TITLE: Flight MH370
AUTHOR: Richard Quest
GENRE: Non fiction
I remember the CNN coverage of the disappearance of MH370. I also remember how I felt - sadden and yet, at the same time, mesmerized.
While CNN presented their coverage non stop and had a myriad of "experts" and "correspondents" one did stick out for me - Richard Quest. I liked him because he was extremely, extremely passionate about what he was saying and was not afraid to disagree if needed which is why I decided to read this book. I knew that there would be very little "nonsense" in this telling of events - kind of like the man himself (at least that is how he appears to me).
Let's be honest and say that writing a book about a plane that has yet to be found must be very daunting. Speculation is the name of the game, yet Quest did an excellent job of detailing the facts and expanding on them appropriately. While i knew most of it, it was nice to have it set out in a timeline, with explanations as needed.
I also liked that while there were passages that were somewhat too technical for me (not an aviation fan) the author is aware of his audience and breaks it all down enough for us to understand.
The entire book is written in a very down to earth tone, with a little British thrown in here and there, reminding us that Quest is indeed British. The story also flows well and as I mentioned, it was nice to have a clear timeline of the events preceding that faithful flight, but also during (as much as is known) and after. The after was especially interesting to me.
It is easy to judge everyone involved for their actions or lack thereof. But this book shows us that not everything might have been as "evident" as it is to us who benefit from looking back on the event with the knowledge of what happened, while the people there were living the events, thinking that it was not even a possibility that a 777 would just disappear. I often found myself thinking back on Titanic and how everyone on board was "so sure" that this big ship was indestructible and it was only with hindsight that we saw how wrong everyone had been.
I did enjoy a substantial chunk of this book. I did feel as though he strayed a little with the chapter on media coverage, especially CNN coverage. It felt a little long and dull.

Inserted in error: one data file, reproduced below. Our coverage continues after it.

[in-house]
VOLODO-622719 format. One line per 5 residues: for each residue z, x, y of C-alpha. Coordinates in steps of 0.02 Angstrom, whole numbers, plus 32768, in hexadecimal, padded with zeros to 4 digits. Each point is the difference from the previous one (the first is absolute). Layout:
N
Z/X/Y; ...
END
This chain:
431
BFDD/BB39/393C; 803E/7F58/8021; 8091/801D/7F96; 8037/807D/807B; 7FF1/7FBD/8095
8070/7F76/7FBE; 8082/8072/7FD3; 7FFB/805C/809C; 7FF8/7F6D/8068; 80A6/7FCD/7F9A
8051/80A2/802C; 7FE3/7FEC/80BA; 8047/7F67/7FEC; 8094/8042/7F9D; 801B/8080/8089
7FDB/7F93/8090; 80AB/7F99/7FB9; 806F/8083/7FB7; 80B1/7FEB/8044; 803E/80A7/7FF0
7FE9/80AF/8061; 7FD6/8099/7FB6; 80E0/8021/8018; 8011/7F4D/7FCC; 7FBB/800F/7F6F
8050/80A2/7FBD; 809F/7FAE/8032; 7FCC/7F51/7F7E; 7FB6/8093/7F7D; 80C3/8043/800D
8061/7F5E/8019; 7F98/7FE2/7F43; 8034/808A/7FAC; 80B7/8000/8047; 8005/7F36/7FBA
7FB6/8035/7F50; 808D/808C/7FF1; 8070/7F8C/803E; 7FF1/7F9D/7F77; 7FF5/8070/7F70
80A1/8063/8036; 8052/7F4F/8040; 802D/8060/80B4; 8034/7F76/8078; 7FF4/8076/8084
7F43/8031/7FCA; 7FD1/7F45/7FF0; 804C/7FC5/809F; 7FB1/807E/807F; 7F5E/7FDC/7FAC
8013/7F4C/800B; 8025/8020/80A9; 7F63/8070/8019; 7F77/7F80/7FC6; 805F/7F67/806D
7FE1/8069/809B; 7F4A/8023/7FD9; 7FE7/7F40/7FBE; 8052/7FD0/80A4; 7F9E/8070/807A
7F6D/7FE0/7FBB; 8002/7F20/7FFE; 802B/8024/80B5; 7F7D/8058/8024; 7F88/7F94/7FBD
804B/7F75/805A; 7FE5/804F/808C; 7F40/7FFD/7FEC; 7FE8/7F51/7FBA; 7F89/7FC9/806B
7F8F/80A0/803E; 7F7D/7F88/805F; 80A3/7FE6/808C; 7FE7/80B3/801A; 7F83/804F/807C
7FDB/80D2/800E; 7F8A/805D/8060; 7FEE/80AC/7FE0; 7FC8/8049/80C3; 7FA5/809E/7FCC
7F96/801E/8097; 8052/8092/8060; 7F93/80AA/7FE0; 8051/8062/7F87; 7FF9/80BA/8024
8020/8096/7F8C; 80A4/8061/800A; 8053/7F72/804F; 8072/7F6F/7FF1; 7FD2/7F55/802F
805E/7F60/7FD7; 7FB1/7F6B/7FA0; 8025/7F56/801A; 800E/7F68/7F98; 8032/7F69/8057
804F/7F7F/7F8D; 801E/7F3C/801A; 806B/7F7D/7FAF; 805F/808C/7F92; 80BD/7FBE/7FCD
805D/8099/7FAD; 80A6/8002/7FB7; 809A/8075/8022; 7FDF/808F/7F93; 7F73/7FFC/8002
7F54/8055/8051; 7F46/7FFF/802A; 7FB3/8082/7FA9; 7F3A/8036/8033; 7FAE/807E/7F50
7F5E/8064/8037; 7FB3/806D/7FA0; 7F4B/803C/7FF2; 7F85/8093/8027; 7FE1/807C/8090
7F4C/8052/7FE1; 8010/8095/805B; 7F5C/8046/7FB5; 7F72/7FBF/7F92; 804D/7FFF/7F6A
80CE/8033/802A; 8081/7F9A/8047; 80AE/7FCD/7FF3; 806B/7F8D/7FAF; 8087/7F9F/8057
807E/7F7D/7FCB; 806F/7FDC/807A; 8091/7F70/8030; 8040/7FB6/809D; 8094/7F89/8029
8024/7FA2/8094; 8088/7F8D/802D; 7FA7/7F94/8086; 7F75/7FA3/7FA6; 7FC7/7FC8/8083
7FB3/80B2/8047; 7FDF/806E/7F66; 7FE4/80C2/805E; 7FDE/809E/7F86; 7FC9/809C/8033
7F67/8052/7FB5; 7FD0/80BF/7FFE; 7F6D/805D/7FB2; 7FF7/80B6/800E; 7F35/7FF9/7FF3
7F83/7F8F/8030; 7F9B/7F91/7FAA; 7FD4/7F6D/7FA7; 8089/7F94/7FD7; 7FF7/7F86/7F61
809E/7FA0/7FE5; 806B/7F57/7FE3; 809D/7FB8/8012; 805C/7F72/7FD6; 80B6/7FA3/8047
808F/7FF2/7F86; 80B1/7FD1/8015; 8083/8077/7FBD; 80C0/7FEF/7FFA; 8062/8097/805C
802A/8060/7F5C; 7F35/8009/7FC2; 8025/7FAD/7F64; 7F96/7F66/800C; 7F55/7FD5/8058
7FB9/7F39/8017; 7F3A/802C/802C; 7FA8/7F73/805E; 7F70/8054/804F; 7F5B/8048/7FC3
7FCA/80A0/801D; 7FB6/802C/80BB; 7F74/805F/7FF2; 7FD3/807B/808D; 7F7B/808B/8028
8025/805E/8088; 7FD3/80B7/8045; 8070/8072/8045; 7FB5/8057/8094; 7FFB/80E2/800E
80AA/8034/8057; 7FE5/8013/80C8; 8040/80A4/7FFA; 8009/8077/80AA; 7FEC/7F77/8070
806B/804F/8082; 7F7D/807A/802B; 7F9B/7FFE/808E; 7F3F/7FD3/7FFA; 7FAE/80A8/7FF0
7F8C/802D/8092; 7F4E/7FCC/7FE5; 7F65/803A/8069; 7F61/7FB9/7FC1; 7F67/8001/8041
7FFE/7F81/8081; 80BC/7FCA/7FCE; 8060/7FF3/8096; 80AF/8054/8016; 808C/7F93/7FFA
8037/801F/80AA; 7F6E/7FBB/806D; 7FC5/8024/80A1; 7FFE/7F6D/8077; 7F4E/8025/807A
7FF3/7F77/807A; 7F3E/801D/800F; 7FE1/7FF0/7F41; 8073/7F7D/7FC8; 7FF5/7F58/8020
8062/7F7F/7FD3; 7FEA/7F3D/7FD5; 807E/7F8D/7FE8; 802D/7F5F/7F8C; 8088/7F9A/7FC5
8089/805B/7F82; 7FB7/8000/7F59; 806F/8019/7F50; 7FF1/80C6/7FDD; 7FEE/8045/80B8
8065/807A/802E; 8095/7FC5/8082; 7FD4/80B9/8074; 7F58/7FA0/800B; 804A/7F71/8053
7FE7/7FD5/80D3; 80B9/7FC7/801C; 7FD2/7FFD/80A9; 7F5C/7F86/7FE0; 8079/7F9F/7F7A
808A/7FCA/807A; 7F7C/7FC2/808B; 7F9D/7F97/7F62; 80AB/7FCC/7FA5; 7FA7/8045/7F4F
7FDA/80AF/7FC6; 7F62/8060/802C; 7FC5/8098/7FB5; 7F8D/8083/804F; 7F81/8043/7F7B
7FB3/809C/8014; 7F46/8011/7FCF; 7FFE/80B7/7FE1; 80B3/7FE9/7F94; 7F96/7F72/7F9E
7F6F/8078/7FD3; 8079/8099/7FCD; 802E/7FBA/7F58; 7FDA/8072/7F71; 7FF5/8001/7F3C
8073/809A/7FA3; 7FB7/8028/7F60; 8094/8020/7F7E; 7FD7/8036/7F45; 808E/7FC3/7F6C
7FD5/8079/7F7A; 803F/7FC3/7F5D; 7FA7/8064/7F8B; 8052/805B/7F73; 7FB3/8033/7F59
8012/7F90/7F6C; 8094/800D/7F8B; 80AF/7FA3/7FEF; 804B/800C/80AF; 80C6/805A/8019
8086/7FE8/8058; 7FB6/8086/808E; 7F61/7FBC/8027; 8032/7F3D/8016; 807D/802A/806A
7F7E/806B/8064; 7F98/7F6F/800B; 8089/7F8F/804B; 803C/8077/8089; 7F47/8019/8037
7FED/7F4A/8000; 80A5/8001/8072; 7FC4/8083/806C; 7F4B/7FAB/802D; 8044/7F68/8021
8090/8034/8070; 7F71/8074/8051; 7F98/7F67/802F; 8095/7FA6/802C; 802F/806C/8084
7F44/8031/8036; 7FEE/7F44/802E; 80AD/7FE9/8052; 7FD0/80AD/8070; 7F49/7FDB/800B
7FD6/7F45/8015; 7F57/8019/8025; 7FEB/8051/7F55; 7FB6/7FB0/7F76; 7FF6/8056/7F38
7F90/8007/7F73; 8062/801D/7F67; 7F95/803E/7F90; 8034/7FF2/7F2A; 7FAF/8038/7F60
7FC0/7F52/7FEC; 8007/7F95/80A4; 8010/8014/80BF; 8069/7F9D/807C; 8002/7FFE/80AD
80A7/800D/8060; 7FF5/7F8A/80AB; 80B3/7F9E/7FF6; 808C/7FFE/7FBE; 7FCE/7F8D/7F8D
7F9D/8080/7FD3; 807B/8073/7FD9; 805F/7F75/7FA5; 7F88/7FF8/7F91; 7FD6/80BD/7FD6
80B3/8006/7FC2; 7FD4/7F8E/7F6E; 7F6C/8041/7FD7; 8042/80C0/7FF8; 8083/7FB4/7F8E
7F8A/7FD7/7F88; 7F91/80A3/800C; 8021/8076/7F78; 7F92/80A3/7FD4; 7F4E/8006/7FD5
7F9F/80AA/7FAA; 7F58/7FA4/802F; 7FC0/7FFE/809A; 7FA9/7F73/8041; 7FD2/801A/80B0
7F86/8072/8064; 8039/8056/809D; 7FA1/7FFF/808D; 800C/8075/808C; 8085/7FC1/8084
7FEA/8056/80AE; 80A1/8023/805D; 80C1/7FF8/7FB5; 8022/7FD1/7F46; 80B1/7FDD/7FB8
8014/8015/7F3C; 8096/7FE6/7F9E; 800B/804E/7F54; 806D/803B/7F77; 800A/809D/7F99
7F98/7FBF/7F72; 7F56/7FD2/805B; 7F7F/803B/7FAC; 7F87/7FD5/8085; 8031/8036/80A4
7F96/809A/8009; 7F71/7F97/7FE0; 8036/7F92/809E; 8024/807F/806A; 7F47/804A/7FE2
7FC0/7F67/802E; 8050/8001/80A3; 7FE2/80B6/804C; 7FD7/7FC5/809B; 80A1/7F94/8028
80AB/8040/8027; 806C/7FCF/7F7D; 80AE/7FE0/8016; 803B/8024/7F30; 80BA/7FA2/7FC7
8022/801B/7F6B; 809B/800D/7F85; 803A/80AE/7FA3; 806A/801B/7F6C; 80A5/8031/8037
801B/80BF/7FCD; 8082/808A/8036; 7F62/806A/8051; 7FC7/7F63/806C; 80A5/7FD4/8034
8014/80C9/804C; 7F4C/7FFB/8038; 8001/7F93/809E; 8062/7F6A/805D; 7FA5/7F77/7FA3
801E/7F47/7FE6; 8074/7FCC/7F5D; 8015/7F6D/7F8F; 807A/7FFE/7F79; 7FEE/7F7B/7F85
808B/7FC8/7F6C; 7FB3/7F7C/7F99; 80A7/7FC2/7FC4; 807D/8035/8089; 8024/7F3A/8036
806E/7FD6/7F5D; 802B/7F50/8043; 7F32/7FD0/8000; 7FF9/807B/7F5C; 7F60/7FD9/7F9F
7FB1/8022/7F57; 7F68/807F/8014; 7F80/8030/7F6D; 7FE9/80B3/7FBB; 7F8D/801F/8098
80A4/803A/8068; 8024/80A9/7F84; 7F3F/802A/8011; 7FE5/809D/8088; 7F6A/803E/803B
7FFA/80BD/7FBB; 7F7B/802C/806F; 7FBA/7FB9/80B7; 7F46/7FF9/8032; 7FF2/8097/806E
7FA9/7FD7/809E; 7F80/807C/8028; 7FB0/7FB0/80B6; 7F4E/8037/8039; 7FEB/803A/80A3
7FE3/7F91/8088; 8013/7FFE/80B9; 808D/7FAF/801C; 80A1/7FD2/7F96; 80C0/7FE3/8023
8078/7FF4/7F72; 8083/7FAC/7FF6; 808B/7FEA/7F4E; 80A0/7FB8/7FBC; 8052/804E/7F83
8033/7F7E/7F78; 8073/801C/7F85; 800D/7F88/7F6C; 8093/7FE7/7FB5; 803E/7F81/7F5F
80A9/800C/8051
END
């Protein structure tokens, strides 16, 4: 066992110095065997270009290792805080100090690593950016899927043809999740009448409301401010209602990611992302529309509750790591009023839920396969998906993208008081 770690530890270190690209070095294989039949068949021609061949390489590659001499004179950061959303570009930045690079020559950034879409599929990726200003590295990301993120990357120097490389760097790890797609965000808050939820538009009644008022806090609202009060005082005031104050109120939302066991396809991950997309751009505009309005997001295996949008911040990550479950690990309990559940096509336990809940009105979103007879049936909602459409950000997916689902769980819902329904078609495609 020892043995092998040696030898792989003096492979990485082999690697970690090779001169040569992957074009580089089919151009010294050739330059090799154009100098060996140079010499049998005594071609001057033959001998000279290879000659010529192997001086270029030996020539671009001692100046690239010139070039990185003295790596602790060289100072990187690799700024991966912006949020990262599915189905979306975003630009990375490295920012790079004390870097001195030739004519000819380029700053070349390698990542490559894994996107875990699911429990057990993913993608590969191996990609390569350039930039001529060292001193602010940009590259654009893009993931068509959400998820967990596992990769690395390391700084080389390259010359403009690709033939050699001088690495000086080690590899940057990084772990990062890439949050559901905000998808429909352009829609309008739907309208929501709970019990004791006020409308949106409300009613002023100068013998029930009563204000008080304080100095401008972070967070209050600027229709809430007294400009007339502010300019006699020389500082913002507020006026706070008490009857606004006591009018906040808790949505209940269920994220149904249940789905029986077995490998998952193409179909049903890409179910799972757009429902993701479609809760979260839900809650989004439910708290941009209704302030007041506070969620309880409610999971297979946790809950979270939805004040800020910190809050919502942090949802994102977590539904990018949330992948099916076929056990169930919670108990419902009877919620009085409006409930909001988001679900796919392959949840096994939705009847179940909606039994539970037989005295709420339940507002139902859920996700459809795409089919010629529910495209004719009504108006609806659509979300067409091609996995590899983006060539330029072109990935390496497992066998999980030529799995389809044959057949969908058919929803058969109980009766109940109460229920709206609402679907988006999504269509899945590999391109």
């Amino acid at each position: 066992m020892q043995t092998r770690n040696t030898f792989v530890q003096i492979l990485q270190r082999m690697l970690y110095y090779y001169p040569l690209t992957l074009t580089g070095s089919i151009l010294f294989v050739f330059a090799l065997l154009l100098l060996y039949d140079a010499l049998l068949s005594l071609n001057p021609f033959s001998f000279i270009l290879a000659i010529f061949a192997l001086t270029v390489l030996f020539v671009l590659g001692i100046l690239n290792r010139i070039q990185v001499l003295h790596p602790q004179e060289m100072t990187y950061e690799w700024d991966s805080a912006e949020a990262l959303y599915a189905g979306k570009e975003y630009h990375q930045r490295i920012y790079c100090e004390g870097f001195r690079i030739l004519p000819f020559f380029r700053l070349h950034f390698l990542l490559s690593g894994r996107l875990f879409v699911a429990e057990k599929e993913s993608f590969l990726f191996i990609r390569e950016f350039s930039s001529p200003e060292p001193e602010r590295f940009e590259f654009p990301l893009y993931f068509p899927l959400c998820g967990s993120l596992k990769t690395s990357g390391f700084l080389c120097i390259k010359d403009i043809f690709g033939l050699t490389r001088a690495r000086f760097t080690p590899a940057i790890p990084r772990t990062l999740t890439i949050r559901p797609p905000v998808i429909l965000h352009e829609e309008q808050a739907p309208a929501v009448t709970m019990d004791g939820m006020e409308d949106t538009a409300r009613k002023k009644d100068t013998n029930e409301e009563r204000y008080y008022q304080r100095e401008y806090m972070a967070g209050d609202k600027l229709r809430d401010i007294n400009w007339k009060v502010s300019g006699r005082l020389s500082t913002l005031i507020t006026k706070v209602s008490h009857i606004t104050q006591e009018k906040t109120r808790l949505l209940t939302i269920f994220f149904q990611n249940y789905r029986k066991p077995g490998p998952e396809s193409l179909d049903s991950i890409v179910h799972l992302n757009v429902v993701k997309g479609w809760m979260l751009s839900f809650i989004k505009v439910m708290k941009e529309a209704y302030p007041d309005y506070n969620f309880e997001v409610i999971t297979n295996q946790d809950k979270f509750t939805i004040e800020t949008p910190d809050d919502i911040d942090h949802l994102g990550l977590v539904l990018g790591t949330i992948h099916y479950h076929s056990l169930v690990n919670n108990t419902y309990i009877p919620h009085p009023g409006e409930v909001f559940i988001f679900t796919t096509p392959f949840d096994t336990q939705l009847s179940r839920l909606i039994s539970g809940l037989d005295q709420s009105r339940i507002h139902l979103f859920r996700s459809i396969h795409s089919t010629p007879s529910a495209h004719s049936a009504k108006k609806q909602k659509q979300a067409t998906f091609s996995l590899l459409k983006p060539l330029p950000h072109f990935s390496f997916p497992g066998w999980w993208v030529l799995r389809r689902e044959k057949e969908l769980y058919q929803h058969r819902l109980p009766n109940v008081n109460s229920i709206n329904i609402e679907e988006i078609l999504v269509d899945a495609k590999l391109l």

I did think that the brief chapter in which he speaks about the way the families were treated was sad but accurate. I remember watching some of the family members throwing themselves on the floor in hysterics and I kept thinking "why are they showing these poor people?". Interestingly, Quest does mention one particular family member, an American who appeared on CNN regularly and who kept insisting that the plane had not gone down, but had landed somewhere. I remember feeling badly for her, while also thinking "reality is going to hit her hard, when they find that plane" and I immediately felt bad about thinking that way. Yet, Quest, himself, mentions that he was weary himself of speaking with her because despite everything, she seemed to refuse to believe that all the souls were gone. It took guts to write that - which proves to me that the author chose to write an honest book, based on his knowledge and, of course, on his own views.
I don't know how I would have reacted if I had a loved one on that plane. The not knowing...how do you get closure and move on? Maybe I would be that person who could not believe until I had proof, but then, I ask myself, what would ever be enough proof for me? If they found the plane? Would that be enough? or would I only believe if they found my loved one? Such a horrible, horrible thing to have to go through for all the people involved.
Quest does give us his own opinion of what actually happened that night, but as with other theories on MH370 - they are just that.
This book was engrossing and worth a read for anyone who felt compelled by MH370.